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Schaumburg Elementary reopens two years after N.O. East tornado

The school, which suffered extensive tornado damage in 2017, will hold classes for first time since the disaster.

NEW ORLEANS — Wednesday marks a new day for Henry C. Schaumburg Elementary School in New Orleans East. The campus was closed for repairs after a tornado hit the area a few years ago, but teachers are ready to welcome back students.

The classrooms and hallways at Renew Schaumburg were bustling Tuesday, as faculty and staff were busy preparing to welcome back students for the first time in almost two years.

"I'm excited, I really am," said Sherland Martin-Hart. "I may have some tears, but it'll be tears of joy."

The 2017 tornado devastated much of the area. 

"To see the neighborhood around us disintegrate," said Principal Maurice McMorris. "Hearing the screams of the kids, it was terrifying."

School was in session when the weather hit, and teachers and students watched as the roof, classrooms and other school property were all damaged.

"If you see these hallways here," said McMorris." students were all lined up and down here. It came through fast and it came through hard."

Classes have since been held at Frances Gaudet School as repairs were being made to the school in New Orleans East. However, staff have always waited for the day they'd be back and welcoming students again.

"We're in our building now," said Martin-Hart. 

"We have a second chance now to do the things we know we want to do better," said McMorris.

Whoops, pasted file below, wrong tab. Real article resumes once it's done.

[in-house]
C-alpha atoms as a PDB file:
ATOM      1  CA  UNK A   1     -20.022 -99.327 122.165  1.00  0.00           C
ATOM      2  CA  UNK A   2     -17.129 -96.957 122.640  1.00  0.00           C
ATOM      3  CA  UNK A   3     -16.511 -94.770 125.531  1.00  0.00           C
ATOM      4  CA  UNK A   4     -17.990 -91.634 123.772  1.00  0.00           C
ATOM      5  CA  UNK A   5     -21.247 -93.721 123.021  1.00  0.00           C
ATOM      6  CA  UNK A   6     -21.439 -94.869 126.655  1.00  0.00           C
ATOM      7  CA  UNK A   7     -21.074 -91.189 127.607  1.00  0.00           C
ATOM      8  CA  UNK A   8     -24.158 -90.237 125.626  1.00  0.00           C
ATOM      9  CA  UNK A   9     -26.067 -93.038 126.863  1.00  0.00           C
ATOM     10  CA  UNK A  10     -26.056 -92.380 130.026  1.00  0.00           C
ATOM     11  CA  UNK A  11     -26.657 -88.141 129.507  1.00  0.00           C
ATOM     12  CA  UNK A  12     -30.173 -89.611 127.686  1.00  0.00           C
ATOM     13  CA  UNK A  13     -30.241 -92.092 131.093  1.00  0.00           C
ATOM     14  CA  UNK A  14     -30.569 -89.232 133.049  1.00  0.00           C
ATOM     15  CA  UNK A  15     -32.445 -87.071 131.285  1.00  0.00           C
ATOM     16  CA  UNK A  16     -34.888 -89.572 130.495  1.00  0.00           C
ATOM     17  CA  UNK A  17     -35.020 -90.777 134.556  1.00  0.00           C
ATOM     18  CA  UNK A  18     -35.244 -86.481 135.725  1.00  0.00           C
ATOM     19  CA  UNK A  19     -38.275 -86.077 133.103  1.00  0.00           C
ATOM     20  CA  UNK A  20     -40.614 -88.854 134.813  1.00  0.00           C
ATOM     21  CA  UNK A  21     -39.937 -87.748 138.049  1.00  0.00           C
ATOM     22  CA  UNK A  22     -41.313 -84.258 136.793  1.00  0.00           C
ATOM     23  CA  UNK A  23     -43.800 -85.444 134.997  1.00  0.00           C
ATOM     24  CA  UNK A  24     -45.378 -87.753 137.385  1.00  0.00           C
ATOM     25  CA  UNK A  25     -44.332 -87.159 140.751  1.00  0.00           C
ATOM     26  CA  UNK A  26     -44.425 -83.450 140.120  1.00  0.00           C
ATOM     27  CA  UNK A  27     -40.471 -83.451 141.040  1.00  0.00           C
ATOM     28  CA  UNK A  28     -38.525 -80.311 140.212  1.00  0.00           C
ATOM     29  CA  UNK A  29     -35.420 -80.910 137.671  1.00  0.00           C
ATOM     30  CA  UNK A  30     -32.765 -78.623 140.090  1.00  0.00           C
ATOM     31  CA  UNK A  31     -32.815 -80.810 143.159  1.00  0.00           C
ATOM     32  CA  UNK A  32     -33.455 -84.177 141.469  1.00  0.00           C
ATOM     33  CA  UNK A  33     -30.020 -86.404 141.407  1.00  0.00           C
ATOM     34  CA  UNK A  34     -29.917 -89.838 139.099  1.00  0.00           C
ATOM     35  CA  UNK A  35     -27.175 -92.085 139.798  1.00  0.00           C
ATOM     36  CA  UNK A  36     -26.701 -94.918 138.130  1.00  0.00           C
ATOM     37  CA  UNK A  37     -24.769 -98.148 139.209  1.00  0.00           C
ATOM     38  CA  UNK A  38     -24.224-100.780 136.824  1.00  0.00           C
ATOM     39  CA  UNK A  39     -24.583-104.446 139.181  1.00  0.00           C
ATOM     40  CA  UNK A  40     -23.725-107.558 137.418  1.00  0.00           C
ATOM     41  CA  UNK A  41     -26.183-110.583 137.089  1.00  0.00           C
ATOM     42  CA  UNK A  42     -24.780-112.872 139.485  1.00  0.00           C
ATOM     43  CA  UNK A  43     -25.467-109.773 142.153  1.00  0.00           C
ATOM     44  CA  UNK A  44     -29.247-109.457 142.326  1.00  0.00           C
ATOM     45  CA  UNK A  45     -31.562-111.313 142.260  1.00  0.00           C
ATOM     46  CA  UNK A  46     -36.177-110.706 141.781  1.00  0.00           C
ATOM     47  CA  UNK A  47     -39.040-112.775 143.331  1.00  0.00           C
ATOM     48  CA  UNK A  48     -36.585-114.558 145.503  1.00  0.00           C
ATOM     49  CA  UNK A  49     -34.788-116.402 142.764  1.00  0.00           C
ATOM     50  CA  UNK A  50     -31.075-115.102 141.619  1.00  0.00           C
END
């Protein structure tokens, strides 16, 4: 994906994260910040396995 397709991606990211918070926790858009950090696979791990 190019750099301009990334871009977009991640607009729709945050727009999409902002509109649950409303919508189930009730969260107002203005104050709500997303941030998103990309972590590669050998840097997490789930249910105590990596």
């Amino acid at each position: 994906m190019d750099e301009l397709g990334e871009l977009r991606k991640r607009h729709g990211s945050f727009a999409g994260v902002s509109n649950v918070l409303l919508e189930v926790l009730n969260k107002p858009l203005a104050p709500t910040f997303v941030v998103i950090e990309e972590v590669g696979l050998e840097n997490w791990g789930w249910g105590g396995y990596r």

However, despite all the excitement of welcoming back students to the campus, there's still some uneasiness from those who work at the school.

"When the doors flew open is when I actually heard the whistle," Martin-Hart recalled. "I felt hopeless as an educator. At the time I was telling my kids they'll be okay, but in my mind I'm saying Jesus help us."

Martin-Hart, now a sixth grade math teacher at the school, says her first time back, emotions were spinning.

"I thought by being two years ago I would be able to handle it," she said. "But everything still looked the same, smelled the same and maybe for other people that was warming but for me it gave me all the memories of being in that hallway."

Preparing though for her students arrival, her anxiety she says has blown away.

"We're going to be each other's comfort zone," she said.

As the final touches are put in place, staff say they're excited because the storm may have devastated the area, but it didn't rip away their connection to the community.

"This is a place that kept us safe, so we are ready for them," said McMorris.

Reporter Jade Cunningham can be reached at jcunningham@wwltv.com